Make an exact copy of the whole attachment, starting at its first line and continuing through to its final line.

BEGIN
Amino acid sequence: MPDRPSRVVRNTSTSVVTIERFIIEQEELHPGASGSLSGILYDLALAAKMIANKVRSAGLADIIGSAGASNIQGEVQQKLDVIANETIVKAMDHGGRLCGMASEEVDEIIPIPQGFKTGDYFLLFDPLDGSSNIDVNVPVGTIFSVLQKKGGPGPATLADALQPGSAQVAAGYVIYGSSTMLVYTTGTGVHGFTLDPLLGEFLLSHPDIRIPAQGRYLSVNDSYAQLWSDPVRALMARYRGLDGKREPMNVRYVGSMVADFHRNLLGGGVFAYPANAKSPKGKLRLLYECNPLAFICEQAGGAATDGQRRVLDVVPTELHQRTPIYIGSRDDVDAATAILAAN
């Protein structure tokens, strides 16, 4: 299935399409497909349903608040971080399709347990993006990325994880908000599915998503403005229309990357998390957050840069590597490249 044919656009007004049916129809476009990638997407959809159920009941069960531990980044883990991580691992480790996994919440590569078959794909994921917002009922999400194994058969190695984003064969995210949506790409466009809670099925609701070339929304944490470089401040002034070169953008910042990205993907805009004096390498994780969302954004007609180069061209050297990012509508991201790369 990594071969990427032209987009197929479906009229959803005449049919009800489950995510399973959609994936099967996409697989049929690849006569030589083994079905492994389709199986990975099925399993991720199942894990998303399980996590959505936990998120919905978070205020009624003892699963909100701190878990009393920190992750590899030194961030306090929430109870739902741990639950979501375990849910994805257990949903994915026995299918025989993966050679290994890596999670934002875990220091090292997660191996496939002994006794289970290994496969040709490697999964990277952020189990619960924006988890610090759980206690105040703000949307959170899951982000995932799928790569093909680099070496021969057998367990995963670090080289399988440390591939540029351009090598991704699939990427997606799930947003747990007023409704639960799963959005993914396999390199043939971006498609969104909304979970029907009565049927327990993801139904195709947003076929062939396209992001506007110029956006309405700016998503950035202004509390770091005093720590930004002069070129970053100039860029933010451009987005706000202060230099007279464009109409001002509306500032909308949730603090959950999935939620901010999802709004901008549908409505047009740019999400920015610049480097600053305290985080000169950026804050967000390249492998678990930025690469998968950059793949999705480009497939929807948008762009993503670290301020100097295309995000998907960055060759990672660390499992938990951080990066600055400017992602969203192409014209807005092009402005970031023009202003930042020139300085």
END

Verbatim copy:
Amino acid sequence: MPDRPSRVVRNTSTSVVTIERFIIEQEELHPGASGSLSGILYDLALAAKMIANKVRSAGLADIIGSAGASNIQGEVQQKLDVIANETIVKAMDHGGRLCGMASEEVDEIIPIPQGFKTGDYFLLFDPLDGSSNIDVNVPVGTIFSVLQKKGGPGPATLADALQPGSAQVAAGYVIYGSSTMLVYTTGTGVHGFTLDPLLGEFLLSHPDIRIPAQGRYLSVNDSYAQLWSDPVRALMARYRGLDGKREPMNVRYVGSMVADFHRNLLGGGVFAYPANAKSPKGKLRLLYECNPLAFICEQAGGAATDGQRRVLDVVPTELHQRTPIYIGSRDDVDAATAILAAN
């Protein structure tokens, strides 16, 4: 299935399409497909349903608040971080399709347990993006990325994880908000599915998503403005229309990357998390957050840069590597490249 044919656009007004049916129809476009990638997407959809159920009941069960531990980044883990991580691992480790996994919440590569078959794909994921917002009922999400194994058969190695984003064969995210949506790409466009809670099925609701070339929304944490470089401040002034070169953008910042990205993907805009004096390498994780969302954004007609180069061209050297990012509508991201790369 990594071969990427032209987009197929479906009229959803005449049919009800489950995510399973959609994936099967996409697989049929690849006569030589083994079905492994389709199986990975099925399993991720199942894990998303399980996590959505936990998120919905978070205020009624003892699963909100701190878990009393920190992750590899030194961030306090929430109870739902741990639950979501375990849910994805257990949903994915026995299918025989993966050679290994890596999670934002875990220091090292997660191996496939002994006794289970290994496969040709490697999964990277952020189990619960924006988890610090759980206690105040703000949307959170899951982000995932799928790569093909680099070496021969057998367990995963670090080289399988440390591939540029351009090598991704699939990427997606799930947003747990007023409704639960799963959005993914396999390199043939971006498609969104909304979970029907009565049927327990993801139904195709947003076929062939396209992001506007110029956006309405700016998503950035202004509390770091005093720590930004002069070129970053100039860029933010451009987005706000202060230099007279464009109409001002509306500032909308949730603090959950999935939620901010999802709004901008549908409505047009740019999400920015610049480097600053305290985080000169950026804050967000390249492998678990930025690469998968950059793949999705480009497939929807948008762009993503670290301020100097295309995000998907960055060759990672660390499992938990951080990066600055400017992602969203192409014209807005092009402005970031023009202003930042020139300085």